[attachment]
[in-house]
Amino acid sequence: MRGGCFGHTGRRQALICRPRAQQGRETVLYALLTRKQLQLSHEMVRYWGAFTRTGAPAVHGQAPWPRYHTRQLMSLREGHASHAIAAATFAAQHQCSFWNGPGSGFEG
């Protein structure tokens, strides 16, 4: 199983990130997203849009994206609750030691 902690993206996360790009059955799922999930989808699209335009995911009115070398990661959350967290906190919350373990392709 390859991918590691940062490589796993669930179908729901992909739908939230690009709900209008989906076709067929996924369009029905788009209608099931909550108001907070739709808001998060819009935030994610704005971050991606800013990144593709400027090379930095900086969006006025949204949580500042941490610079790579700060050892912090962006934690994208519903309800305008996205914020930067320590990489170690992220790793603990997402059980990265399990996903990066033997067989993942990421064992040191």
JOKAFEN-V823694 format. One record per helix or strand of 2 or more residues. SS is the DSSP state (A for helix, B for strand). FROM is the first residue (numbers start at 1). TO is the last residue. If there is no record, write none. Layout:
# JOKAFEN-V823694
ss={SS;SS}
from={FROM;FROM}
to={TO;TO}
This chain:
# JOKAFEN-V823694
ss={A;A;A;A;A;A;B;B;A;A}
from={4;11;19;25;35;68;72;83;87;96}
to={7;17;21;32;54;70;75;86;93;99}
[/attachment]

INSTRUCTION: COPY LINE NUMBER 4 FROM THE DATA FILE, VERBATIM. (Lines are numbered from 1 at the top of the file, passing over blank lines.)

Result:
JOKAFEN-V823694 format. One record per helix or strand of 2 or more residues. SS is the DSSP state (A for helix, B for strand). FROM is the first residue (numbers start at 1). TO is the last residue. If there is no record, write none. Layout: